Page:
Thank you so much for your willingness to be interviewed. As an admirer of John Bunyan, I am pleased to see a new book on Bunyan that especially highlights his spirituality.
Here are some of my questions for you about your co-edited work:
- The book focuses on the piety of Bunyan. What do you exactly mean by the word piety, especially since the term is rarely used today? Is this term different from the word spirituality? Also, what is central to Bunyan’s piety?
Piety– We mean by piety, something very similar to the Free Merriam-Webster (online) Dictionary meanings: 1) The quality or state of being pious: a) fidelity to natural obligations (as to religions or God), b) dutifulness in religion, i.e. devotion to a religion or religious ideals, 2) an act of inspired by piety, 3) a conventional belief or standard such as orthodoxy.
Truly it is our belief that Bunyan was an orthodox Christian who was a totally devoted follower of our Lord Jesus Christ. One of the main purposes of our contribution to this Reformation Heritage Books series was the belief that Bunyan was one who demonstrated true piety towards God because of persecution in such a politically turbulent time. This is demonstrated by the extracted works in the second half of the volume.
Spirituality-Please allow me an anecdotal observation on this concept of spirituality. I have been in the classroom teaching World Religions for about fourteen years. There is spirituality in all of the major world religions. That is, there is a sense that most devotees have a sense of the “other” or the “divine” or a sense in which there is a spiritual realm or world beyond ours.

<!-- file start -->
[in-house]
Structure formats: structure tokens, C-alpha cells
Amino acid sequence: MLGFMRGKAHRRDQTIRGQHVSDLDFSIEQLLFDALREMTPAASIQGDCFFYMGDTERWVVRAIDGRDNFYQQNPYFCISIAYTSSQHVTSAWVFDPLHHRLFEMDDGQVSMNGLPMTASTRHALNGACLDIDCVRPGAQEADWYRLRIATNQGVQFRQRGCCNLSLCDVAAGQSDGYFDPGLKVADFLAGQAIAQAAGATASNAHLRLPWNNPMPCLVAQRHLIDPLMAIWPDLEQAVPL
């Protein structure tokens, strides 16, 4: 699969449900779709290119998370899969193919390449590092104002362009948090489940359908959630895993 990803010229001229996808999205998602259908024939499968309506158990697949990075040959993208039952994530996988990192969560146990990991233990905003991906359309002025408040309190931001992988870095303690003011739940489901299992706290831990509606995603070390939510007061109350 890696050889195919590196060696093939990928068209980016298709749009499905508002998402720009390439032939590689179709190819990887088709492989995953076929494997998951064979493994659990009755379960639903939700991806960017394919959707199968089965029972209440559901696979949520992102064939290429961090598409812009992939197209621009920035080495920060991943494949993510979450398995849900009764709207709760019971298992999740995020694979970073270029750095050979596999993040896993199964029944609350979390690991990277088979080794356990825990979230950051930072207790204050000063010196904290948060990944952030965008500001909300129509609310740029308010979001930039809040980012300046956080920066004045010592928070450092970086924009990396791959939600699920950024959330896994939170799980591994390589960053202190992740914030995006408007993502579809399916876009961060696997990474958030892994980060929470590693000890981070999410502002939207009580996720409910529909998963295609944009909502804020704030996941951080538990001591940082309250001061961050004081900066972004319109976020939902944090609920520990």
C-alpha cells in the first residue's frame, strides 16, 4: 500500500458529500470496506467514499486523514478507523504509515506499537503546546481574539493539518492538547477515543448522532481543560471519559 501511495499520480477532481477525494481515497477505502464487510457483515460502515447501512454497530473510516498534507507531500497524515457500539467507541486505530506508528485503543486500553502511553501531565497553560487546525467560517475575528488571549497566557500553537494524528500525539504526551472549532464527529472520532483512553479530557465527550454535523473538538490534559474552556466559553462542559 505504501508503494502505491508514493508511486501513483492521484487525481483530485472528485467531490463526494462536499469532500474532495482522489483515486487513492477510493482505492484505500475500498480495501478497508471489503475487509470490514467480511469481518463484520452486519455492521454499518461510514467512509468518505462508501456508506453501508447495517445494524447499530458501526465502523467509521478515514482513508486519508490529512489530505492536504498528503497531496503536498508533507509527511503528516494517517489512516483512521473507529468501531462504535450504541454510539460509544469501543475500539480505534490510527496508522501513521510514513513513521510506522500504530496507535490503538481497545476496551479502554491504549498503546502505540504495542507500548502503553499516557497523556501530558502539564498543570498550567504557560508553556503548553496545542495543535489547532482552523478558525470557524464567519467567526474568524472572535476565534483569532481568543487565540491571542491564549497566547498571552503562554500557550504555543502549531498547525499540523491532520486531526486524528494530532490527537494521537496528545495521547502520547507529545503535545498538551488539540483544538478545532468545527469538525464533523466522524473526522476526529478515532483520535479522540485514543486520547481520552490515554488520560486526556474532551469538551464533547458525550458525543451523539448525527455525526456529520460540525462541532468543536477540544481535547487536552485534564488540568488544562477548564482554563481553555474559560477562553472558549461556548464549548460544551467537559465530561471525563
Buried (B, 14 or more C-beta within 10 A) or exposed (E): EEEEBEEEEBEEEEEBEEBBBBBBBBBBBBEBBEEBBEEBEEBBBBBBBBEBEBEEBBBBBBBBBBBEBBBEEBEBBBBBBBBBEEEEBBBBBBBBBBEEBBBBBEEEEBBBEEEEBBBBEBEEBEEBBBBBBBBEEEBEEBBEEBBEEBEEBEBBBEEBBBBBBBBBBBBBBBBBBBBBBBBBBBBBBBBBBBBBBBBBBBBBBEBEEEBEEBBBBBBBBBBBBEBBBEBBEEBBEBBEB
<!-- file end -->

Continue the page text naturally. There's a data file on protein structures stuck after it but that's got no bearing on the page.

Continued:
What I talk about in my classes, for I teach classes with person from all of the world religions in them, is that we are all spiritual. We have a sense that there is a higher and better in humanity than the animal kingdom. This entire discussion is “teased out” under the Image of God Christian concept. Then I bring to the discussion that we are all made intrinsically to worship. And that we all do worship something or someone. But generally the object of our affection ends up looking like us, or something that can be seen with the eyes, or fashioned with our hands, or can be held in our hands. There is a sense in which “spirituality” has seen a recent revival. But it is not a Christian spirituality. This small Bunyan contribution, we believe, speaks to that.
What is central to Bunyan’s piety: Here I am speaking for myself alone. It seems to me that Bunyan was overwhelmingly concerned with being “right with God” and then “having an assurance” of that right standing with God. When one does just a cursory reading of his Grace Abounding this is so very easily seen. Secondly, the persecution of the non-conformist of his day put him in a position where he had to decide personally whether or not to pay the price for his convictions even to the point of spending years in imprison. This time of persecution defined and deepened, from my perspective, his deeply pious commitment to Christ and to preach his Gospel at whatever it might cost him.
Note: Roger D. Duke, a professor at Union University, would like to inform his readers that his answers do not necessarily speak for his co-editor Dr. Phil A. Newton.
To continue reading the interview, click here.
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